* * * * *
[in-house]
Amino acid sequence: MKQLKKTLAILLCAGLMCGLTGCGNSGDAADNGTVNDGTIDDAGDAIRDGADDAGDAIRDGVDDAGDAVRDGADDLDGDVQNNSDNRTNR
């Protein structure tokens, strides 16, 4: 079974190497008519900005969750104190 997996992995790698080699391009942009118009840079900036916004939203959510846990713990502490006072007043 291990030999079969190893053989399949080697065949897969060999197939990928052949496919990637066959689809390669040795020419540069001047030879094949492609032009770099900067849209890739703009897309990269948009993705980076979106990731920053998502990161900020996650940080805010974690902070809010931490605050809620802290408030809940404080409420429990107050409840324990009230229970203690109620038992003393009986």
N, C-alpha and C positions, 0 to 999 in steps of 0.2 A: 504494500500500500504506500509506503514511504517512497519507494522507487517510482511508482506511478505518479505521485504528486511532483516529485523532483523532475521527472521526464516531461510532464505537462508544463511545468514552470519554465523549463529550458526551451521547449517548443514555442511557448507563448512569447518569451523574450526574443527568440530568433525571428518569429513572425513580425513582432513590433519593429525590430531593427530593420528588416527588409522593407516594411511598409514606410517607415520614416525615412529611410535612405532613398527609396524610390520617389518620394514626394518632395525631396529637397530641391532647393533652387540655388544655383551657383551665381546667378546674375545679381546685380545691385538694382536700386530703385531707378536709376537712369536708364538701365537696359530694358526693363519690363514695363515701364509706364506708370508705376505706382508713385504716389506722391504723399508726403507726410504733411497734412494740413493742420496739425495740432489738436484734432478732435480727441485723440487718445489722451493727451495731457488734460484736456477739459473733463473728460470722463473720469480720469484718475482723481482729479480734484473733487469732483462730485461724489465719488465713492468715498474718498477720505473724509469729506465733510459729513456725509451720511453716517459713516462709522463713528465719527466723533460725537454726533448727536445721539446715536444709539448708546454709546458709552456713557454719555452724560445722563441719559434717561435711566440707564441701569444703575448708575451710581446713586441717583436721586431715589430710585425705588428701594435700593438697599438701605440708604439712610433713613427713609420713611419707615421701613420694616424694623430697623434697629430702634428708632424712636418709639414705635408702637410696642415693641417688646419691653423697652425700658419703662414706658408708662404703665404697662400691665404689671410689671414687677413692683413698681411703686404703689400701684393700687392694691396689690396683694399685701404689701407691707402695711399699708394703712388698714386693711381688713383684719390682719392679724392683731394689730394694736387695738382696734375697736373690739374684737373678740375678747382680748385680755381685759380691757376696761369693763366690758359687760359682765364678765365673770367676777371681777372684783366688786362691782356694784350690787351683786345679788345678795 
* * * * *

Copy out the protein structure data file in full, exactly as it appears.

[in-house]
Amino acid sequence: MKQLKKTLAILLCAGLMCGLTGCGNSGDAADNGTVNDGTIDDAGDAIRDGADDAGDAIRDGVDDAGDAVRDGADDLDGDVQNNSDNRTNR
């Protein structure tokens, strides 16, 4: 079974190497008519900005969750104190 997996992995790698080699391009942009118009840079900036916004939203959510846990713990502490006072007043 291990030999079969190893053989399949080697065949897969060999197939990928052949496919990637066959689809390669040795020419540069001047030879094949492609032009770099900067849209890739703009897309990269948009993705980076979106990731920053998502990161900020996650940080805010974690902070809010931490605050809620802290408030809940404080409420429990107050409840324990009230229970203690109620038992003393009986």
N, C-alpha and C positions, 0 to 999 in steps of 0.2 A: 504494500500500500504506500509506503514511504517512497519507494522507487517510482511508482506511478505518479505521485504528486511532483516529485523532483523532475521527472521526464516531461510532464505537462508544463511545468514552470519554465523549463529550458526551451521547449517548443514555442511557448507563448512569447518569451523574450526574443527568440530568433525571428518569429513572425513580425513582432513590433519593429525590430531593427530593420528588416527588409522593407516594411511598409514606410517607415520614416525615412529611410535612405532613398527609396524610390520617389518620394514626394518632395525631396529637397530641391532647393533652387540655388544655383551657383551665381546667378546674375545679381546685380545691385538694382536700386530703385531707378536709376537712369536708364538701365537696359530694358526693363519690363514695363515701364509706364506708370508705376505706382508713385504716389506722391504723399508726403507726410504733411497734412494740413493742420496739425495740432489738436484734432478732435480727441485723440487718445489722451493727451495731457488734460484736456477739459473733463473728460470722463473720469480720469484718475482723481482729479480734484473733487469732483462730485461724489465719488465713492468715498474718498477720505473724509469729506465733510459729513456725509451720511453716517459713516462709522463713528465719527466723533460725537454726533448727536445721539446715536444709539448708546454709546458709552456713557454719555452724560445722563441719559434717561435711566440707564441701569444703575448708575451710581446713586441717583436721586431715589430710585425705588428701594435700593438697599438701605440708604439712610433713613427713609420713611419707615421701613420694616424694623430697623434697629430702634428708632424712636418709639414705635408702637410696642415693641417688646419691653423697652425700658419703662414706658408708662404703665404697662400691665404689671410689671414687677413692683413698681411703686404703689400701684393700687392694691396689690396683694399685701404689701407691707402695711399699708394703712388698714386693711381688713383684719390682719392679724392683731394689730394694736387695738382696734375697736373690739374684737373678740375678747382680748385680755381685759380691757376696761369693763366690758359687760359682765364678765365673770367676777371681777372684783366688786362691782356694784350690787351683786345679788345678795 